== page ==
The documentary is completely free of narration, and the experience is like witnessing an absurd and sometimes very disturbing fever dream where the images speak for themselves. But this is far from a dream. It’s raw, unfiltered, claustrophobic and not far from a fly-on-the-wall feeling. We see a group of inmates who are constantly being ordered to take off their clothes in one of the gathering rooms. They also have only a small bucket to piss in, and possibly also shit and vomit in, which they have to take with them through a long corridor to empty. Several are stripped of all their clothes and have to stay butt naked in completely empty cells, while the guards humiliate and bully them like they were animals. We get a scene with an older guy named Jim, who makes the strongest impression. He’s in a psychotic episode. He’s probably sick and tired of walking around naked, so who can blame him. It also looks like he has blood around his mouth, judging from that blurry picture quality. Regardless, the guards think it’s funny. And this is just a glimpse of a completely rotten and corrupt industry that has not been much improved over the years, where fair treatment is as difficult to get as winning the lottery. And I think that what we see here is just the tip of the iceberg, and God knows what was going on when the cameras weren’t rolling.

 

Wiseman ended up with 80,000 feet of film, which I guess is several hundreds of hours of footage, and he spent a whole year to edit it down to an 84-minute film. Showing this to the public would not be easy when the bureaucrats (or bureau’rats, if you will) in the government of Massachusetts tried to ban the film for being screened at the New York Film Festival, claiming that it would violate the “privacy and dignity” of the inmates. As if their privacy and dignity wasn’t violated long ago already. It wasn’t until 1991 that the film was officially released to the public, since most of the inmates had passed away and  privacy concerns wasn’t longer an big issue. Little did they  imagine that even fifty years later, the film still feels fresh and manages to provoke as it’s unfortunately still relevant. The DVD is available at Amazon.com and Amazon.co.uk. And on YouTube.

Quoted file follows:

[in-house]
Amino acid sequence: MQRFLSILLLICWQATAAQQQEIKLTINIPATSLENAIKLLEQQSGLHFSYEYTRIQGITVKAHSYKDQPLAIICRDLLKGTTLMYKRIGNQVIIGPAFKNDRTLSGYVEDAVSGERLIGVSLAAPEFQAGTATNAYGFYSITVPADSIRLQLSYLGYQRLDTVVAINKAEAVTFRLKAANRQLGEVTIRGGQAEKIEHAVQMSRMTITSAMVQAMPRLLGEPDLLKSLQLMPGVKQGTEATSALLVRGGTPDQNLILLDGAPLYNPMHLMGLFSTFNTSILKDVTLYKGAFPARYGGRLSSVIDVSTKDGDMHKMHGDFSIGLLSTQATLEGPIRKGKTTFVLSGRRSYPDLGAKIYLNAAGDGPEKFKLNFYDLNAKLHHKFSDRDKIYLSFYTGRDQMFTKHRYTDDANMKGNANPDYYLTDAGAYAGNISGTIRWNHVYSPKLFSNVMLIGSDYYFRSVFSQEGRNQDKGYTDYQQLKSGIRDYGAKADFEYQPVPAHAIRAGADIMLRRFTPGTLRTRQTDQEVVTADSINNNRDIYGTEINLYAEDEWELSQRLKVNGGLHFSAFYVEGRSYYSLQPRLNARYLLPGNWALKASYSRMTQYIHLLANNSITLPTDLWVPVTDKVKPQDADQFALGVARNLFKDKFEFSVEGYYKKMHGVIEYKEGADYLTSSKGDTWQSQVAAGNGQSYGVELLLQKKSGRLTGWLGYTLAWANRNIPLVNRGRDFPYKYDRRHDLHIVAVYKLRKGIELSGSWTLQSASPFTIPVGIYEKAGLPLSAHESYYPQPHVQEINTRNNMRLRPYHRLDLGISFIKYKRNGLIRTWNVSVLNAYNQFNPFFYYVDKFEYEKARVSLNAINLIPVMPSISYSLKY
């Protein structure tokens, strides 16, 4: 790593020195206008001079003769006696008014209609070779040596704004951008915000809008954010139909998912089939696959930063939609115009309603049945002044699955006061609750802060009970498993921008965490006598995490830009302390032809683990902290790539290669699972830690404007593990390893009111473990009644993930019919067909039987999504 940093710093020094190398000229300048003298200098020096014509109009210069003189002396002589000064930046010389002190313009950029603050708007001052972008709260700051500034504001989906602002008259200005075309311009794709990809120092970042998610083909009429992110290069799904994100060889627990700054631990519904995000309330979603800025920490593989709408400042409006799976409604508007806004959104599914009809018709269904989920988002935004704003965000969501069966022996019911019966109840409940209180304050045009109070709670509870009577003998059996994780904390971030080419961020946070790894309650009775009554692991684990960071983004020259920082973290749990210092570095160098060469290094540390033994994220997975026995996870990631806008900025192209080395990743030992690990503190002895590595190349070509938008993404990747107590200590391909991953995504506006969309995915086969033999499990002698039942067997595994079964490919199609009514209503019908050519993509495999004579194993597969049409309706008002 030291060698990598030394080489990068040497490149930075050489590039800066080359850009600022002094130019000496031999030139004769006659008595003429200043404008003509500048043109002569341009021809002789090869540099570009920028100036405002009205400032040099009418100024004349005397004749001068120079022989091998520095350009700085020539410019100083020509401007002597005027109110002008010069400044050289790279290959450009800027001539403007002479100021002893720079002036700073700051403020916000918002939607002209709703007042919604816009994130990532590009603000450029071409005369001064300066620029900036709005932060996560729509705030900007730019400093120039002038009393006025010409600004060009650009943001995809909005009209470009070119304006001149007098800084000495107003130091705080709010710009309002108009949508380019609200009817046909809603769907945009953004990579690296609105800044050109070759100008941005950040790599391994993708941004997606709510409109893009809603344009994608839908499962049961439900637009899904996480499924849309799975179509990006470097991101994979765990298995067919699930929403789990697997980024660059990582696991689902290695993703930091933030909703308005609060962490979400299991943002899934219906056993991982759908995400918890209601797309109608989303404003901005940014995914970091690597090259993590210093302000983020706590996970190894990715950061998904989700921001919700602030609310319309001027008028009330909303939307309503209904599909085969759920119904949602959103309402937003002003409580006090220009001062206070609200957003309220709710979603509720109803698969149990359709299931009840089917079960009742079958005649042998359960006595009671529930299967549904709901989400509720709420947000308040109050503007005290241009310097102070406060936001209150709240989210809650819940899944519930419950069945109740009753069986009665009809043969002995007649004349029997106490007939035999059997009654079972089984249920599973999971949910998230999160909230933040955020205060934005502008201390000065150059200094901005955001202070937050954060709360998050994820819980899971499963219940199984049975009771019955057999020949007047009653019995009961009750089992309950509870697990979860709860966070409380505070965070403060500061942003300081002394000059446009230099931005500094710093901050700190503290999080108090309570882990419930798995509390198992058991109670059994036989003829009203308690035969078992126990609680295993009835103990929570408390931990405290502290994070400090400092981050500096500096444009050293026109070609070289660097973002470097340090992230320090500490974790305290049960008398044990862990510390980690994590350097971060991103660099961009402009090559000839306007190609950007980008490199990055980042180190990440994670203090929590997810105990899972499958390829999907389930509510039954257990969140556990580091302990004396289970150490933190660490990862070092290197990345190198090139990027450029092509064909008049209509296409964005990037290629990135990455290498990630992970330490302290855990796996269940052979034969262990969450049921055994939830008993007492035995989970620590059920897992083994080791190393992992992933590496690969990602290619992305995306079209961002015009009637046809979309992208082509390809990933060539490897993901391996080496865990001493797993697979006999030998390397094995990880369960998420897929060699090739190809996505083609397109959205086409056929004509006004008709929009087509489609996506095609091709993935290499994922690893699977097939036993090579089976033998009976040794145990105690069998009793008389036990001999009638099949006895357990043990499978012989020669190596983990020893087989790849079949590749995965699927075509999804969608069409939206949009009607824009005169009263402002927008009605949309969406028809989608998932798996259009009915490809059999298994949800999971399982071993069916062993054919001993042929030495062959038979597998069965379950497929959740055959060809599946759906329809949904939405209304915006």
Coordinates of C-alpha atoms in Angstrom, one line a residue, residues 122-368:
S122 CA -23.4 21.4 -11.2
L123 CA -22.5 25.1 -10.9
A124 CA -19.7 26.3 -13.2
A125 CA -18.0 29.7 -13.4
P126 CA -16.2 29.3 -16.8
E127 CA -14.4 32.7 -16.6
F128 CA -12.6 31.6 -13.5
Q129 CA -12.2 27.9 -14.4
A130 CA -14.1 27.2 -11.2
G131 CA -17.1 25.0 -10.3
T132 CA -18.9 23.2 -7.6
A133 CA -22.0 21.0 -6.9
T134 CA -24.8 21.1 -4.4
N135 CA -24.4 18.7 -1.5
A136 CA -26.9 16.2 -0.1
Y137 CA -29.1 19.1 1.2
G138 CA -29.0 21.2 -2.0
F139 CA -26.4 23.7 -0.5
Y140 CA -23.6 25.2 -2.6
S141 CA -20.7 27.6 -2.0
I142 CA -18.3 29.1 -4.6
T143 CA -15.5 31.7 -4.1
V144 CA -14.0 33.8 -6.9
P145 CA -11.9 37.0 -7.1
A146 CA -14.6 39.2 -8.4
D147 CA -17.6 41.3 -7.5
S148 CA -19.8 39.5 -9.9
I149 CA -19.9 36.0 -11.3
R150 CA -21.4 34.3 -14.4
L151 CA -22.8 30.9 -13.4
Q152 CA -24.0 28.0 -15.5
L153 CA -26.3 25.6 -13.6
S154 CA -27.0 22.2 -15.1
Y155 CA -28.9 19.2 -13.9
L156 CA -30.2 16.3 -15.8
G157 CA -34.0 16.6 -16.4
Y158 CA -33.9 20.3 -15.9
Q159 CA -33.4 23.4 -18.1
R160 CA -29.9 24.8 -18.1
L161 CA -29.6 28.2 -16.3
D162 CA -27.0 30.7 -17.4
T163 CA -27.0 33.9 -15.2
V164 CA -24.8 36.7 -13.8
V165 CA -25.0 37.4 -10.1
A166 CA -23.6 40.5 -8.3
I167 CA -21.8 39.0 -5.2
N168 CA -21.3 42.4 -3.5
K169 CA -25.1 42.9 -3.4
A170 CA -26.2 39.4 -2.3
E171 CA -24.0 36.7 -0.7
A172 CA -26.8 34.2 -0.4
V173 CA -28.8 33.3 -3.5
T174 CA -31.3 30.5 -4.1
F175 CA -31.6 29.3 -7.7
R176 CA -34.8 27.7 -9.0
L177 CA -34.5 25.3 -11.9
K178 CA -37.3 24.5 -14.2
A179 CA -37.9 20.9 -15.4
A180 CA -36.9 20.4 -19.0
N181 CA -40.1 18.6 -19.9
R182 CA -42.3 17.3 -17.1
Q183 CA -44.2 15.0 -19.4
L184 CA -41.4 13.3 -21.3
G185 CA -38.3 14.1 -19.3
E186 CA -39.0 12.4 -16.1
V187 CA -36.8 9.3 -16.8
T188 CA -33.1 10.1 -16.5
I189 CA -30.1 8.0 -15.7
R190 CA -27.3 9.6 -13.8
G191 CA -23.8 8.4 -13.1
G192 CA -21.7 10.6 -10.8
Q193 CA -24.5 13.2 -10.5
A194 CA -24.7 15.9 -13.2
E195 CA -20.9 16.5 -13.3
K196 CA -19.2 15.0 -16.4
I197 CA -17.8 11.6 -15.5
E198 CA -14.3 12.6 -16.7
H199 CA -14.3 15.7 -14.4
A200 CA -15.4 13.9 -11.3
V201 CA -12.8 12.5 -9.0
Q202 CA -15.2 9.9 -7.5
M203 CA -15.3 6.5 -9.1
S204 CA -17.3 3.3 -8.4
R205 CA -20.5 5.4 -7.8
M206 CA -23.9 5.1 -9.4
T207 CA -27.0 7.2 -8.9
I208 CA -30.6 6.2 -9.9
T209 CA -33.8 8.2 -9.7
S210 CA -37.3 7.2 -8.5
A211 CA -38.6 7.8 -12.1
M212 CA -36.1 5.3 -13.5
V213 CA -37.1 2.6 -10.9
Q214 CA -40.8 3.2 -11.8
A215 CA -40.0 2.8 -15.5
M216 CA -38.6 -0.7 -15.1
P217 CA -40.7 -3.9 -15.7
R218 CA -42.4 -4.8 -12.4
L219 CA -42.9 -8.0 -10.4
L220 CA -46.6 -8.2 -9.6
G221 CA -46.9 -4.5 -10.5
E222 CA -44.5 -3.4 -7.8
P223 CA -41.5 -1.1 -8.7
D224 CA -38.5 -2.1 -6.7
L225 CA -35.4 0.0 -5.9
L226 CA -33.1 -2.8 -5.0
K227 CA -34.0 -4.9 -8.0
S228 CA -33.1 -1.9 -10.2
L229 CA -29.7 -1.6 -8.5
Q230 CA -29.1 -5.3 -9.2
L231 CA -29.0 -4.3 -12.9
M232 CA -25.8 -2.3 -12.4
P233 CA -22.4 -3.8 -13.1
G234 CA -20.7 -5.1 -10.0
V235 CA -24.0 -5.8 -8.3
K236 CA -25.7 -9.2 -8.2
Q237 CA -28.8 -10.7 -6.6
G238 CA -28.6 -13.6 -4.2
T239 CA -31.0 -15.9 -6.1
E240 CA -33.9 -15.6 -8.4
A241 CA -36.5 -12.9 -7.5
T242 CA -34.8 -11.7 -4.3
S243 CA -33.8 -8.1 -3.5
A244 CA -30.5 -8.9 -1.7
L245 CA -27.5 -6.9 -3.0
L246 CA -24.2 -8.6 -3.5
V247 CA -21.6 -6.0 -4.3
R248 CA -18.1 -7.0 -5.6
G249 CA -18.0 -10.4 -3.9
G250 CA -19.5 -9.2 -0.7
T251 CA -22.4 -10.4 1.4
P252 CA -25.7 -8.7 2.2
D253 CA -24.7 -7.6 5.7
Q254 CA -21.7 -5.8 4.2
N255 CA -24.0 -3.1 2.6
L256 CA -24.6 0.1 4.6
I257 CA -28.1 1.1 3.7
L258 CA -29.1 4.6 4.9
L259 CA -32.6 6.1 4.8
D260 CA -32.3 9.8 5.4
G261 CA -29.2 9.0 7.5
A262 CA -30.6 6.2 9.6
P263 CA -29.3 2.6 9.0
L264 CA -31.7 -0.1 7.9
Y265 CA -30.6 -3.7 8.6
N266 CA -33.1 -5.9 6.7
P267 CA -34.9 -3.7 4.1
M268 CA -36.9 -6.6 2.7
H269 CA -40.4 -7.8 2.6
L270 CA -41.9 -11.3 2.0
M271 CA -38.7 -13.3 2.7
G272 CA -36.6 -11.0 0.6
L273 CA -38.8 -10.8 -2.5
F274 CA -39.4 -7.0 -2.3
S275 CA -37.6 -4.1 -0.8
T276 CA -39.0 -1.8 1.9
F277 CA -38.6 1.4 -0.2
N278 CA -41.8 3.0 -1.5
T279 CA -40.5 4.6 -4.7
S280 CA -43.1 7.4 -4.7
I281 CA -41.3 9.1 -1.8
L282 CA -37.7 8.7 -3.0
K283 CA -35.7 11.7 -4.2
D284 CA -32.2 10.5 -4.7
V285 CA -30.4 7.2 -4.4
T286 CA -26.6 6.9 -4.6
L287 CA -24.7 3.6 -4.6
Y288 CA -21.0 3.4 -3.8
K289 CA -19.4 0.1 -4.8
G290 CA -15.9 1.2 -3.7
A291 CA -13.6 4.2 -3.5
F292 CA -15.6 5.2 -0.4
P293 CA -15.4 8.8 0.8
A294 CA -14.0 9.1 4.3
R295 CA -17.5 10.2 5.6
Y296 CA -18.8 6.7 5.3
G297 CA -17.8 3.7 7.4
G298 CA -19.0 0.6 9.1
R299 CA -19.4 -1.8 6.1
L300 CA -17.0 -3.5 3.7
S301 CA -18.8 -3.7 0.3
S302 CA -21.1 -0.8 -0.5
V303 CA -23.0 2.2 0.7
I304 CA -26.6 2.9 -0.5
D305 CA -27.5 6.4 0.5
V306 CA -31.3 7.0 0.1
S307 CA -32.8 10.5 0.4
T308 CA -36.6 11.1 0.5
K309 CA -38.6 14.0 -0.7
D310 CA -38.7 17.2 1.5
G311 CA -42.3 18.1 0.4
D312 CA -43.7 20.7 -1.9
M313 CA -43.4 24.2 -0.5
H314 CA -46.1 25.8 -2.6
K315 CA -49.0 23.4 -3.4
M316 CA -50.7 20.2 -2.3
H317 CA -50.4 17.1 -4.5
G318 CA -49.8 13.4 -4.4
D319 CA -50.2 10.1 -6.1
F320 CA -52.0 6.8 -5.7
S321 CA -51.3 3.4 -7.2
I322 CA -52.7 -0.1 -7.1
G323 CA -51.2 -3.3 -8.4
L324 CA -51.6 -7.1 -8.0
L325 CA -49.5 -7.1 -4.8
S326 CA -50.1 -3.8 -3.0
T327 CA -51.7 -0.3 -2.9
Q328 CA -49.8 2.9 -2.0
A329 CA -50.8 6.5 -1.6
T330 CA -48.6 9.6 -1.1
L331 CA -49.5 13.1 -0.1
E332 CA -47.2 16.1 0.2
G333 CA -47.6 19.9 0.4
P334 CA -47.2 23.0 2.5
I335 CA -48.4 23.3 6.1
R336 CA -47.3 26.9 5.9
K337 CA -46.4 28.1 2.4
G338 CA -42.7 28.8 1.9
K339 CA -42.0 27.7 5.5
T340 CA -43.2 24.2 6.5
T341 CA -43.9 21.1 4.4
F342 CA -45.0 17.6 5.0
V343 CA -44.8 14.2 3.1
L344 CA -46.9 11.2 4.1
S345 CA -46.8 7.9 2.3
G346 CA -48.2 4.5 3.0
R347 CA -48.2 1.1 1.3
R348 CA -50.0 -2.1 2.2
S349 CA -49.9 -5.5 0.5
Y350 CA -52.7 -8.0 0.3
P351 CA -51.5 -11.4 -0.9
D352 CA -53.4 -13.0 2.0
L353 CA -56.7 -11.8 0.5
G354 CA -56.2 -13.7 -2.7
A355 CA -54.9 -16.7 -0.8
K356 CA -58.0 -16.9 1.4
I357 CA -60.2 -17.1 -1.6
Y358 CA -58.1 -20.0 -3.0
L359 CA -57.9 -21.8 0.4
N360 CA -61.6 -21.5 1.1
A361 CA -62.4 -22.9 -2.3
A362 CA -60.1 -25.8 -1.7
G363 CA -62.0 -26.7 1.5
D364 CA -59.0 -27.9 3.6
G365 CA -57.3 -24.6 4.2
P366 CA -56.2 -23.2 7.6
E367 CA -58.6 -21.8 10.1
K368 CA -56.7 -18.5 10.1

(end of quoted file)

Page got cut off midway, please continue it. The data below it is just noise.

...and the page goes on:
Titicul Follies

 

Director: Frederick Wiseman
Country & year: USA, 1967
IMDb: www.imdb.com/title/tt0062374/

 

 

Tom Ghoul

 

 

 

 

 

 

 

 

 

 

 

 

 

Begotten (1989)

Begotten (1989)Time for a fun movie for the whole family to enjoy on a Friday night with some pizza. Or maybe not.

 

Begotten starts inside a cabin where we see a disturbed, horrifying figure sitting in a chair, filmed in a high contrast of black and white. While the soundtrack consists of crickets, bird-chirping and distant heartbeats, we see that the figure starts to cut himself to death with a straight razor. A great product placement right there (haha). Feces stream down between his legs while he’s sitting bloody and dying in his chair, gurgling his death rattles. This is God we’re talking about, by the way. Out of his fresh dead body comes Mother Earth who uses God’s semen to impregnate herself, where we get served some hairy close-ups where she rubs his juice into her vagina. She wanders into an obscure forest landscape where she gives birth to Son of Earth. She then leaves him behind to some faceless nomads who drag the poor newborn (who already has the body of a grown man) like a rag doll, through a desolate landscape until he supposedly starts spewing out some of his organs. And this is just the beginning of a horrendous, surreal odyssey of pain, suffering, torture and death, that can be described as witnessing a painful fever nightmare from the subconscious mind of a strapped schizophrenic mental patient.

 

By reading the plot synopsis you learn that Begotten is an alternative retelling of The Book of Genesis, but without knowing this beforehand, one could easily assume watching an underground snuff film taken straight out from The Dark Web. The distinct, strong visuals is truly remarkable here, filmed in grainy black and white that sets the atmosphere from the very first frame. Shot on 16 mm on reverse-exposure, which is a picture effect you get on most digital cameras today, but back in the late 80’s when this film was made with analog stone-age equipment, this was a real artistic achievement. Director E. Elias Merhige experimented like a mad scientist to get the exact, withered, aged look by using sandpaper to scratch up the reel before shooting. That wasn’t good enough, however, and he used the rest of the budget of 33. 000 dollars to construct an optical printer during a long, tedious period of eight months. And each minute of footage generated by the printer took on average between eight and ten hours to complete. Phew, that’s some real dedication and patience right there.